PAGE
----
OpenTTD is a fully open-sourced reimplementation of TTD, written in C++, boasting improved gameplay and many new features.
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L. Spooner Inc
- Posts: 55
- Joined: 22 Jul 2019 08:13
So I spent hours designing a complex train switching/merging/etc. network outside a city and then it struck me to wonder whether it really made any difference. Simple, single-purpose lines A->B->A might actually be more efficient, since there's never any delays on the line. Sure, you need more stations, but they're relatively cheap. Other than aesthetics, is there any game reason to sweat over signals and merges and cyclotrons and s*** instead of just creating spaghetti tangles of one-purpose lines?
- Chief Executive
- Posts: 667
- Joined: 08 Jan 2003 23:09
- Location: Denmark
It may make sense if you play with infrastructure maintenance costs enabled. Then the cost savings from maintaining a network with infrastructure shared between lines, versus maintenance of much more track on independent lines, may make a significant impact on your budget.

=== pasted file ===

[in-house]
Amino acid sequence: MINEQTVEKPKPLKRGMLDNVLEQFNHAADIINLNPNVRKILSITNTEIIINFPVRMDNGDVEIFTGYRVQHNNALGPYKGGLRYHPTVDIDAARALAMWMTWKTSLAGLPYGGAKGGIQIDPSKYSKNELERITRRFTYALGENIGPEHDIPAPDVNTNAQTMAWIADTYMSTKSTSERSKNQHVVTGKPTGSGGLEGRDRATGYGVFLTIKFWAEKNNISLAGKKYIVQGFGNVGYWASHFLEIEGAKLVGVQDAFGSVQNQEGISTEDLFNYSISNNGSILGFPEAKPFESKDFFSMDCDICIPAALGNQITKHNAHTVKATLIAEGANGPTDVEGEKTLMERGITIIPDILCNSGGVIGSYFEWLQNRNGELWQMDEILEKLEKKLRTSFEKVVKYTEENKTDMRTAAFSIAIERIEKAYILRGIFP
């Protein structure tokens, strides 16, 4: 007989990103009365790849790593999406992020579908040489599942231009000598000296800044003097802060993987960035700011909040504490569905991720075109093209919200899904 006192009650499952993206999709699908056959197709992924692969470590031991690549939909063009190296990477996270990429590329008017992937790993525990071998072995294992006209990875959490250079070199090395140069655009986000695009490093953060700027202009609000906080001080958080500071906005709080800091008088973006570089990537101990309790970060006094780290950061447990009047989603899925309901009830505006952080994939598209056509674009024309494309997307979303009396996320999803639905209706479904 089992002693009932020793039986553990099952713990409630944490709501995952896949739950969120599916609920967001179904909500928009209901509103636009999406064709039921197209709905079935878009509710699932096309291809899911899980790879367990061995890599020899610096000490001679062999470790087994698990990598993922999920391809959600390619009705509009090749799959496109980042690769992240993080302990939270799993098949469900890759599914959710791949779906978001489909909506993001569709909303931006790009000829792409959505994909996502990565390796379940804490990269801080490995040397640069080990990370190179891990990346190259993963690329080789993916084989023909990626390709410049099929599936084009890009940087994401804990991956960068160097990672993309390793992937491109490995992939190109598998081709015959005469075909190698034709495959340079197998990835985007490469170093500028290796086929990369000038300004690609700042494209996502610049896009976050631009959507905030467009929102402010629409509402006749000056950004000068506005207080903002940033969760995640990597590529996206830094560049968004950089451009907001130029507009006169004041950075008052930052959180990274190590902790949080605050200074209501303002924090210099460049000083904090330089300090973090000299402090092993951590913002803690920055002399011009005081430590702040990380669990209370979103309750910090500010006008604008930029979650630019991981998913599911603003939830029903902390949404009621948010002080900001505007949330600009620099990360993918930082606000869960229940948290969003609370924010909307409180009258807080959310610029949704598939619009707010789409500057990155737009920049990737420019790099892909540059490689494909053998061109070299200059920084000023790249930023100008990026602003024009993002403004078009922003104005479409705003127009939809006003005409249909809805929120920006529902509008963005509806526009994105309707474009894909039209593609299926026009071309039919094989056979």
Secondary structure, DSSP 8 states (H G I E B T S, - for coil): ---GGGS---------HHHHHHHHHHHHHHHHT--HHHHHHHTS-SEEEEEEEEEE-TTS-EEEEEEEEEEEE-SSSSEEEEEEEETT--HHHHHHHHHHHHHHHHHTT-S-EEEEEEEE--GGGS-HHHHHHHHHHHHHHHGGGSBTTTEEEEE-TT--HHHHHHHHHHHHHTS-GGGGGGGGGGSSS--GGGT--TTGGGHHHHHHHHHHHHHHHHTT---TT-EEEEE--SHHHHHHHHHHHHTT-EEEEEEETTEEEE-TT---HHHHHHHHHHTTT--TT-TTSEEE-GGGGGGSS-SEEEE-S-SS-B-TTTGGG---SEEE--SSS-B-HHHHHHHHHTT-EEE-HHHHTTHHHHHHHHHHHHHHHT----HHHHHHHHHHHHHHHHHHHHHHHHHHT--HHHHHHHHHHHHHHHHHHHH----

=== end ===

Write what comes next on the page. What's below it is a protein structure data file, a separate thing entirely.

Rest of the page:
Also, at some point you will probably run into problems with routing new lines past the existing ones, since rails in OTTD generally has to run on the ground.
- Posts: 1923
- Joined: 09 Dec 2007 21:28
There are a few reasons I make a train network rather than point-to-point lines
1. Infrastructure maintenance costs quickly add up if you've got 5 mostly-empty lines instead of 1 full one
2. Realism: many people like to make "realistic" looking networks and track layouts... 4 lines taking the same route looks weird
3. It's more fun/challenging: I have to think more about track layout, plan ahead, and regularly have to go back and improve things
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